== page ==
Before we get our hands dirty, let's clear one important note first: there is existing research that supports the hypothesis that dividend stocks outperform their non-dividend peers in total return over the long run, so it's not necessarily a one or the other situation. I can't attest to the validity of these studies since I'm still in the process of looking through them, but readers should be aware of their existence. It doesn't matter for the purpose of this article, where an argument will be made that it makes sense for certain investors to buy dividend stocks exclusively even if total return is sacrificed.
That said, why does it make sense to look beyond total return? Because when we're evaluating the attractiveness of a potential investment, return is only one side of the equation: the other is risk. Volatility and risk may not be easily quantified into tangible values, but they're a real expense for investors all the same, one that must be compensated for by higher expected return. Conversely, if that expense is peeled back by investment vehicles with dampened volatility, it makes sense for investors to trade in return in exchange. After all, one of the founding principles of Warren Buffett's Berkshire Hathaway (BRK.A) (BRK.B), as outlined in the Owner's Manual, is to "never trade in a good night's sleep for a few extra percentage points of return."
Total return is a pretty academic construct, one that is oftentimes useful, but sometimes the practical realities of life diminish its relevance to individual investors who are putting real money on the line. Imagine this scenario: you're 65 and newly retired, with a sizable nest egg that you've spent a lifetime assembling in preparation for your golden years. I come up to you and make you an offer: I'll flip a coin, and if it lands heads, I'll double your net worth and add in $10 extra from my own pocket. If it lands tails, you lose everything. From a total return, ideal world perspective, you should take the deal, because it makes sense from a mathematical standpoint. For real life investors, it would be complete and utter folly.
There are many valuable products that we buy in everyday life that don't make sense from a total return analysis. Insurance is a big one. Insurance companies are profitable because, on the whole, more money goes into the industry than gets paid out for claims (I'm aware that most insurance companies operate at an underwriting loss, but I'm including investment income in this equation since you can easily invest money you save from forsaking insurance). That means that most people shouldn't be buying insurance if they wished to maximize their "total return." After all, the probabilities state that you're probably not going to need it, and if you do, the payout likely won't be as large as all the premiums you've paid to the insurance company over the years. But people still buy insurance, because hedging against a catastrophic loss is worth skimming some return off the top.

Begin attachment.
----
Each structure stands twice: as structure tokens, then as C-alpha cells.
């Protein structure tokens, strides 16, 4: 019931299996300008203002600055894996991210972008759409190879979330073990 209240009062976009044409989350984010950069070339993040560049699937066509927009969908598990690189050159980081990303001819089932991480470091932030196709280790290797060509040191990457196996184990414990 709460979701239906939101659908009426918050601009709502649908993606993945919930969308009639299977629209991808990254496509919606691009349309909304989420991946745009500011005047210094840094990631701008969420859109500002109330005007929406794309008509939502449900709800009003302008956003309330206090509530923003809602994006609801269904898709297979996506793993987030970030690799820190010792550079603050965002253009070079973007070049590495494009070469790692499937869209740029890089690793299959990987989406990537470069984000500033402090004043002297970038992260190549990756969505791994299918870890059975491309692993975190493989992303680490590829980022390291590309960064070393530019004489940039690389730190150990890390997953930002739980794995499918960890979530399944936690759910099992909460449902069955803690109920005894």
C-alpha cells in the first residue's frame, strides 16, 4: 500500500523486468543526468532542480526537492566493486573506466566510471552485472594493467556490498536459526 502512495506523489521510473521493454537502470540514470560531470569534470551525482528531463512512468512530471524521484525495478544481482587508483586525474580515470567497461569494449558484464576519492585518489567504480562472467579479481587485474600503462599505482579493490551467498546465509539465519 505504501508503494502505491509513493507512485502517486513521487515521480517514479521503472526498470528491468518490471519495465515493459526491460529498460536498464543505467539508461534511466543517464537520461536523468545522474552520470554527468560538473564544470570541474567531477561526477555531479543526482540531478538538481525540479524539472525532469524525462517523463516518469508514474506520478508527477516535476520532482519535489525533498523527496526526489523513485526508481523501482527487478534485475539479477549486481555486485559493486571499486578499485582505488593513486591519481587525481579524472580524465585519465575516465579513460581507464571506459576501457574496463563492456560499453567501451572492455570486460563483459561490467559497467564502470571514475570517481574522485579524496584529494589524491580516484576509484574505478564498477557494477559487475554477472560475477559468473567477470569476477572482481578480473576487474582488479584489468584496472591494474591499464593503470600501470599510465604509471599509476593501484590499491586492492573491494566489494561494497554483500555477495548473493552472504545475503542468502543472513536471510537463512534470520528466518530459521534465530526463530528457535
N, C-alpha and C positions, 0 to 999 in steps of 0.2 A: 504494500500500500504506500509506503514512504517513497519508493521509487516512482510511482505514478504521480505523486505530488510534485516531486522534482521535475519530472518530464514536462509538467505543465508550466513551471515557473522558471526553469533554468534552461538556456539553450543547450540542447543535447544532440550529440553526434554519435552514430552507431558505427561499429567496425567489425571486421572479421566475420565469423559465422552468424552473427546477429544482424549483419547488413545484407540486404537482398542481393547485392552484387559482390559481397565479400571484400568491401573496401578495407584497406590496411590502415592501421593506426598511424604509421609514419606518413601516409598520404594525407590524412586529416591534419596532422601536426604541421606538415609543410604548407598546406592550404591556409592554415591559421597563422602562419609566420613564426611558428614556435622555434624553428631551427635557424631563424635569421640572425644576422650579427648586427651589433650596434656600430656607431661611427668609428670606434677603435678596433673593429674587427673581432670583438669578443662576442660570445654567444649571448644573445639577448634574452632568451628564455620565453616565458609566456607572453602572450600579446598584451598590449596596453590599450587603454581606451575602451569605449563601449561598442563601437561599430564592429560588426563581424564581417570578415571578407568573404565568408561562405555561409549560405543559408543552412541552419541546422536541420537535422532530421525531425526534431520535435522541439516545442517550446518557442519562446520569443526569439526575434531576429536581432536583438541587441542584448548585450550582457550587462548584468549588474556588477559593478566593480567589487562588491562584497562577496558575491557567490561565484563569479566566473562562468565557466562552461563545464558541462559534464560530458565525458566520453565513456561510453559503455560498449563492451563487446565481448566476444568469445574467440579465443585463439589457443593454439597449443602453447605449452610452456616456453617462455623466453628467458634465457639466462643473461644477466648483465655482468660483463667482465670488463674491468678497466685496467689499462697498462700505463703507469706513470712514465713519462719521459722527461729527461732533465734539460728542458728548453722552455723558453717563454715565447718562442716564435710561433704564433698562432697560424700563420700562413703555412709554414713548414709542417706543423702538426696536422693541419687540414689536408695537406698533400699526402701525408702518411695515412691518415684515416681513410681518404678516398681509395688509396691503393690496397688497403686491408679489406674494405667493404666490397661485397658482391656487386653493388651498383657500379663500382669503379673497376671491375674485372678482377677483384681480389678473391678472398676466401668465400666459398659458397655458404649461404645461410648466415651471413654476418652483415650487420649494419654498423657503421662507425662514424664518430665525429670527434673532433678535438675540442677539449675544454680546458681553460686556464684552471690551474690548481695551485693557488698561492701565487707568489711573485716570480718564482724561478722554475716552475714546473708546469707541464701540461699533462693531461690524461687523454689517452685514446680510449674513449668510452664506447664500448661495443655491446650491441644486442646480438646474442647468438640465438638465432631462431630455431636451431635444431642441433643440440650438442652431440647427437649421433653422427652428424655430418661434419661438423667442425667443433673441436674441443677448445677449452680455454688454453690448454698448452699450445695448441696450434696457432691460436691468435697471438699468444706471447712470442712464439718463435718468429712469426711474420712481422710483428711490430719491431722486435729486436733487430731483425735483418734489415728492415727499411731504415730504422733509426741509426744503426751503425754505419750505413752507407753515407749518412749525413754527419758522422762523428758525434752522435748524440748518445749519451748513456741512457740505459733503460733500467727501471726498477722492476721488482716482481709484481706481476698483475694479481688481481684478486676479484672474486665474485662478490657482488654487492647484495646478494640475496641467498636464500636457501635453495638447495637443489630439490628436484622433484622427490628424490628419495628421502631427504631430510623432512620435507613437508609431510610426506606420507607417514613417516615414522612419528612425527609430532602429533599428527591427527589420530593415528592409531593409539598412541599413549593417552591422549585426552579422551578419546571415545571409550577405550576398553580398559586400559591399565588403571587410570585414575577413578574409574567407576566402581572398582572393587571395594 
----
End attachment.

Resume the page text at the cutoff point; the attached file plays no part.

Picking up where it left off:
The same principle applies to stock picking. It's all well and good to tell people not to invest money that they can't afford to lose, and generally this is good advice, but for many people, most notably retirees, this doesn't apply. When you're retired and no longer have a job and employment income to fall back on, it is absolutely unacceptable to run the risk of seeing your savings go up in smoke. For younger investors, time is their hedge, because real life results tend to converge with statistical probability over a long enough time horizon. As you get older, time as a hedge becomes less and less reliable. We've all heard the simple formula of keeping 100 minus your age invested in stocks, with the remainder invested in bonds. This advice is grounded in the reality that as you age, dampening risk becomes much more important a concern.
What does all this have to do with dividend stocks? For starters, investing in a lot of the top tier, battle hardened dividend players like Altria (MO), Procter & Gamble (PG), and Johnson & Johnson (JNJ) is even safer than buying the bonds of many lesser companies, and in the current interest rate environment, could net you a superior yield to boot. These companies have survived through recessions, wars, political disruptions, and more, all the while continuing to reward shareholders with increasing dividend payments.